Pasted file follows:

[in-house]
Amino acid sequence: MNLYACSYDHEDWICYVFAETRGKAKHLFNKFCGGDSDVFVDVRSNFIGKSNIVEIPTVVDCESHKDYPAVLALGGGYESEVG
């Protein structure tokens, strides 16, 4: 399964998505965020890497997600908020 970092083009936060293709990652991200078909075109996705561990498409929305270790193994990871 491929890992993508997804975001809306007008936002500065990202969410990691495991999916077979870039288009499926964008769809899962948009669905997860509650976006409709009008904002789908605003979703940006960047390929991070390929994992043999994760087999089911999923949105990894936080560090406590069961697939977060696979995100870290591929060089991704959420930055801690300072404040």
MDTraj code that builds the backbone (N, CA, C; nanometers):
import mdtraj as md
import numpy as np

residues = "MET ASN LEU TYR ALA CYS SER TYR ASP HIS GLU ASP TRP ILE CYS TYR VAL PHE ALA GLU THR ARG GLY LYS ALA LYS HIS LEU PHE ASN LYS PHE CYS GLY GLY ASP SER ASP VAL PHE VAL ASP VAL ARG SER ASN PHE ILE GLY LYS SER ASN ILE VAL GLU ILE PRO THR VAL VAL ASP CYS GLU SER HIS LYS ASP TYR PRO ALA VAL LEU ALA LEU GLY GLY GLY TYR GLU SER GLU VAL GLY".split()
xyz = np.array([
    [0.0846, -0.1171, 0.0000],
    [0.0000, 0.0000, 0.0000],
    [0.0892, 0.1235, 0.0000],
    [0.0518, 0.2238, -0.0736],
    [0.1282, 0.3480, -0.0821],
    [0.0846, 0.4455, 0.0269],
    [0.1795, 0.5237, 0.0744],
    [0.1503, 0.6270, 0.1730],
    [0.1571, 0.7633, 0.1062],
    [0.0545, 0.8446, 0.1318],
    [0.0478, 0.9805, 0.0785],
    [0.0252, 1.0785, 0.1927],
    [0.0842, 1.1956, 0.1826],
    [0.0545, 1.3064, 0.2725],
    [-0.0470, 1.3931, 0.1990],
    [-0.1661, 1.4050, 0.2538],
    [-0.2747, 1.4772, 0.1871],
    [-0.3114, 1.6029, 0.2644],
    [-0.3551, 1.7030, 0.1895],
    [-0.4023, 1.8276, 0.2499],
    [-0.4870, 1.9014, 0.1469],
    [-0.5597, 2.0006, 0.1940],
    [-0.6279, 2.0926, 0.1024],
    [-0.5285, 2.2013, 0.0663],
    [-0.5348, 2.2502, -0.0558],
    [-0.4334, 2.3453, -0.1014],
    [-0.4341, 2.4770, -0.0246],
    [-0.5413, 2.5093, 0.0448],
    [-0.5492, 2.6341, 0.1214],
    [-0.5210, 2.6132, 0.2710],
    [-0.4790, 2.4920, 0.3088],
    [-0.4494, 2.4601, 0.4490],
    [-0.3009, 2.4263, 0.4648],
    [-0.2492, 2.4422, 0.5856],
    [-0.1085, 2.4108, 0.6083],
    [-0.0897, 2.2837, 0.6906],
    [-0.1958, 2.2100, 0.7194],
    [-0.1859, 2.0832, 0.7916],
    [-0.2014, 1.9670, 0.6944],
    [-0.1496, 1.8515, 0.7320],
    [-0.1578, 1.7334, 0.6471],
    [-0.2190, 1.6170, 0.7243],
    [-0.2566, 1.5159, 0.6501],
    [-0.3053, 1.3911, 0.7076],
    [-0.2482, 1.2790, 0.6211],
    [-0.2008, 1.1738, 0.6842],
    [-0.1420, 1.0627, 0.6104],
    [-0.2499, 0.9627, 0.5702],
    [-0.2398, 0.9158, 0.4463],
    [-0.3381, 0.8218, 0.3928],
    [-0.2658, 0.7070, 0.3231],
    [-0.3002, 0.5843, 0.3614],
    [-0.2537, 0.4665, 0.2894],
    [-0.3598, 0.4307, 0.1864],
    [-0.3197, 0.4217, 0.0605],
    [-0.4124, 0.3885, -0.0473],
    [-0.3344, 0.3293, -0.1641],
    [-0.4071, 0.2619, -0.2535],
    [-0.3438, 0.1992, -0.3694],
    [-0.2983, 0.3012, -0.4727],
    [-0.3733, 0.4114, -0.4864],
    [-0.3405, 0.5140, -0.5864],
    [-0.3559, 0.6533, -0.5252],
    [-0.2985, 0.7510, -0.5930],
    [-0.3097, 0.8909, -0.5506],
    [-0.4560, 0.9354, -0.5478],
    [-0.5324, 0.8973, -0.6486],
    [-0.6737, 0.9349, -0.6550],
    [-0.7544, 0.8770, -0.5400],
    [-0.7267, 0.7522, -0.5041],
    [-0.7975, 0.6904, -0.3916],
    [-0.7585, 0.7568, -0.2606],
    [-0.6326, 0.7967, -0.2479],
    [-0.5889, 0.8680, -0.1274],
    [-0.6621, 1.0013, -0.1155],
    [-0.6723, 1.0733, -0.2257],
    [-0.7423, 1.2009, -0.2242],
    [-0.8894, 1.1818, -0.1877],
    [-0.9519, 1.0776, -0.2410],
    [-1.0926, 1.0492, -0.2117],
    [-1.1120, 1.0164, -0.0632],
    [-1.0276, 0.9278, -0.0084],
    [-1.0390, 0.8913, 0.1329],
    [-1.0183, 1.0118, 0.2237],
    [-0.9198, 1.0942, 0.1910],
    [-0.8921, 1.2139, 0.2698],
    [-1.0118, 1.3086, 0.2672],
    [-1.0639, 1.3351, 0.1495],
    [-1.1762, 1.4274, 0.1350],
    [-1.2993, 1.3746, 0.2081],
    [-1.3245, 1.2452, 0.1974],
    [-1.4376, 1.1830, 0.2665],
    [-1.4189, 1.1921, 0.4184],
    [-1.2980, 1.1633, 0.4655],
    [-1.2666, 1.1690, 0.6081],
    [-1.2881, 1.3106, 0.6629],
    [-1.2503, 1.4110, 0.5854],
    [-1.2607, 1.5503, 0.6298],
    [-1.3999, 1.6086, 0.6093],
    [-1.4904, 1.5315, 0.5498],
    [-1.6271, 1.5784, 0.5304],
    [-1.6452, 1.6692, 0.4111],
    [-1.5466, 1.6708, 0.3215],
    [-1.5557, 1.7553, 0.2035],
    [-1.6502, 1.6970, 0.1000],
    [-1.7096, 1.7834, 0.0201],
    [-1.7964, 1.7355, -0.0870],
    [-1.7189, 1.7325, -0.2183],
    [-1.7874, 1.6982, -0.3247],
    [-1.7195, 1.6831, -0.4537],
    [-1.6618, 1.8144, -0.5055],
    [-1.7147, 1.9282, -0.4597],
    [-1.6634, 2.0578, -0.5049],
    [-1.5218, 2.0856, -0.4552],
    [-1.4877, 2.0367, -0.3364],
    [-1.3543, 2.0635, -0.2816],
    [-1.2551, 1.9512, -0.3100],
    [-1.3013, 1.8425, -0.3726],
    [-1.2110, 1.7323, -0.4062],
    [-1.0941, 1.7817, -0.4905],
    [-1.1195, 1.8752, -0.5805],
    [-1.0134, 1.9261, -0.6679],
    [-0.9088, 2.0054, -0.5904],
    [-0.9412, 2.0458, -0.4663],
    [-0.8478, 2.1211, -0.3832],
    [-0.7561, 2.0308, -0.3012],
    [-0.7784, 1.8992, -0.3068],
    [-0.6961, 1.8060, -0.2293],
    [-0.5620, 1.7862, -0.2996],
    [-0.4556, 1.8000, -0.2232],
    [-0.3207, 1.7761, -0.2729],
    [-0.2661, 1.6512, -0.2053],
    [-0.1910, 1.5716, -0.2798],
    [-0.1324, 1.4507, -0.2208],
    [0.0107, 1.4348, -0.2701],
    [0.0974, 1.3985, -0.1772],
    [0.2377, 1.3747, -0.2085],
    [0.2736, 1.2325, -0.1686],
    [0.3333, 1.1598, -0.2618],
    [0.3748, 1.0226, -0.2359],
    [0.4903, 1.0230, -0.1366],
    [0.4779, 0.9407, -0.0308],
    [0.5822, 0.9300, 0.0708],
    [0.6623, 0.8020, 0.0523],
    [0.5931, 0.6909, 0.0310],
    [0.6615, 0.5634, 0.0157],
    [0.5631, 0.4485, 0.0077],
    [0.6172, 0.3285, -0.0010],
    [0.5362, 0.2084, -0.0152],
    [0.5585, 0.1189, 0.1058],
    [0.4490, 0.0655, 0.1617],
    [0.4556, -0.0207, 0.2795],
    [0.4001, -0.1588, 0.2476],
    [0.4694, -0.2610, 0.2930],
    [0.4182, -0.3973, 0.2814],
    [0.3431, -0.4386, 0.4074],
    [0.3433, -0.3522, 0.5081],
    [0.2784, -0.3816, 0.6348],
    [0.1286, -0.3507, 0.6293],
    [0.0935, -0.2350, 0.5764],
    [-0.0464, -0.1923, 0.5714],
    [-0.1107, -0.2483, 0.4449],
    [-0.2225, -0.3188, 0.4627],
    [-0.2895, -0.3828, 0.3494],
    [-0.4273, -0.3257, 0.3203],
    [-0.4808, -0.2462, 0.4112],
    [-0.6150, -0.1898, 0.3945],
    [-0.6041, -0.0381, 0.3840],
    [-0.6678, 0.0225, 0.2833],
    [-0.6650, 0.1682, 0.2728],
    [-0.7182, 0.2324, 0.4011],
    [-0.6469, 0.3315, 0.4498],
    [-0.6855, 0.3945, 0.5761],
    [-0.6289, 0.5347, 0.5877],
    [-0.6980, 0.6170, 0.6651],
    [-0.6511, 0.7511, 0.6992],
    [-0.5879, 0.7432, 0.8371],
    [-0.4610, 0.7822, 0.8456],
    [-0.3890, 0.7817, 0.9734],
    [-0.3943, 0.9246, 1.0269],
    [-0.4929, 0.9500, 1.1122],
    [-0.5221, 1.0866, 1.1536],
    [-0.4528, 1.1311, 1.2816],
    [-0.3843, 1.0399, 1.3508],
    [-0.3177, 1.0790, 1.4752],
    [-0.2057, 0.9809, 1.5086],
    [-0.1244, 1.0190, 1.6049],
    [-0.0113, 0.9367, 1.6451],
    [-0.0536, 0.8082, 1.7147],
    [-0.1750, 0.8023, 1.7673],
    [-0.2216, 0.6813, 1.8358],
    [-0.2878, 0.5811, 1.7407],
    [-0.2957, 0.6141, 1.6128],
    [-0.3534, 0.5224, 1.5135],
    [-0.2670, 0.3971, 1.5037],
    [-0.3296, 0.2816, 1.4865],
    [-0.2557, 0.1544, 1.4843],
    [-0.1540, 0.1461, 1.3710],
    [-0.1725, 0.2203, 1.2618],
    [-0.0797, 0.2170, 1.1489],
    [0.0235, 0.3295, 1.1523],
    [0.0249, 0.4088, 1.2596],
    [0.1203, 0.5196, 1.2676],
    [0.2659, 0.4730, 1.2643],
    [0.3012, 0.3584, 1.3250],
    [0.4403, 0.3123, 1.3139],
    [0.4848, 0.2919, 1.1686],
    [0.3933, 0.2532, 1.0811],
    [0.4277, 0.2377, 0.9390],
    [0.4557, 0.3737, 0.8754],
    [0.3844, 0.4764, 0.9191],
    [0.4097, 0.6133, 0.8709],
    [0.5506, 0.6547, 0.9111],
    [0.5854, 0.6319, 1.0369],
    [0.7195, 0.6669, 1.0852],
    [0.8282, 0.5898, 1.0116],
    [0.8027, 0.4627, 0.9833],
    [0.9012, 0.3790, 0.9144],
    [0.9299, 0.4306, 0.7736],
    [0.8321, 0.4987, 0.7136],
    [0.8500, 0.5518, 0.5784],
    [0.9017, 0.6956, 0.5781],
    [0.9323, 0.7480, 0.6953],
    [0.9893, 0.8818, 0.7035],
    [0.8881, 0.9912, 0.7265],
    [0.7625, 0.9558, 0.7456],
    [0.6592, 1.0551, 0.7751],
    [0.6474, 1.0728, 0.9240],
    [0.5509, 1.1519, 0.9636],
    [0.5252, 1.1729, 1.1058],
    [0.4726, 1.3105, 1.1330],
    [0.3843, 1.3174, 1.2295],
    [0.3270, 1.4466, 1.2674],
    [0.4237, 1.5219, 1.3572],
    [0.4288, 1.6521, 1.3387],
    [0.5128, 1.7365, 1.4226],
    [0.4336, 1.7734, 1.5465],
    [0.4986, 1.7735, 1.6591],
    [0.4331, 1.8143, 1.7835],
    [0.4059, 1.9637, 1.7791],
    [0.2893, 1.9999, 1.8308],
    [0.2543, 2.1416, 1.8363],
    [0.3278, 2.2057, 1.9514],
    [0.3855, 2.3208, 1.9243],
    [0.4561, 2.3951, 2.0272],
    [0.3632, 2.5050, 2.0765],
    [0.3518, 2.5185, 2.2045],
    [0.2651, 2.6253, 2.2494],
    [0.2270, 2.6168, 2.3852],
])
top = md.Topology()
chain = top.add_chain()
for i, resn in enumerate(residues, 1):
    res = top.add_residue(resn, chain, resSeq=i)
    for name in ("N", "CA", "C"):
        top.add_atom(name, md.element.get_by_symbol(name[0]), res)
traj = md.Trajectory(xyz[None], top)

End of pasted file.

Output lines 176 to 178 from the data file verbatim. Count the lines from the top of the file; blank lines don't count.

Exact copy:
    [-0.6041, -0.0381, 0.3840],
    [-0.6678, 0.0225, 0.2833],
    [-0.6650, 0.1682, 0.2728],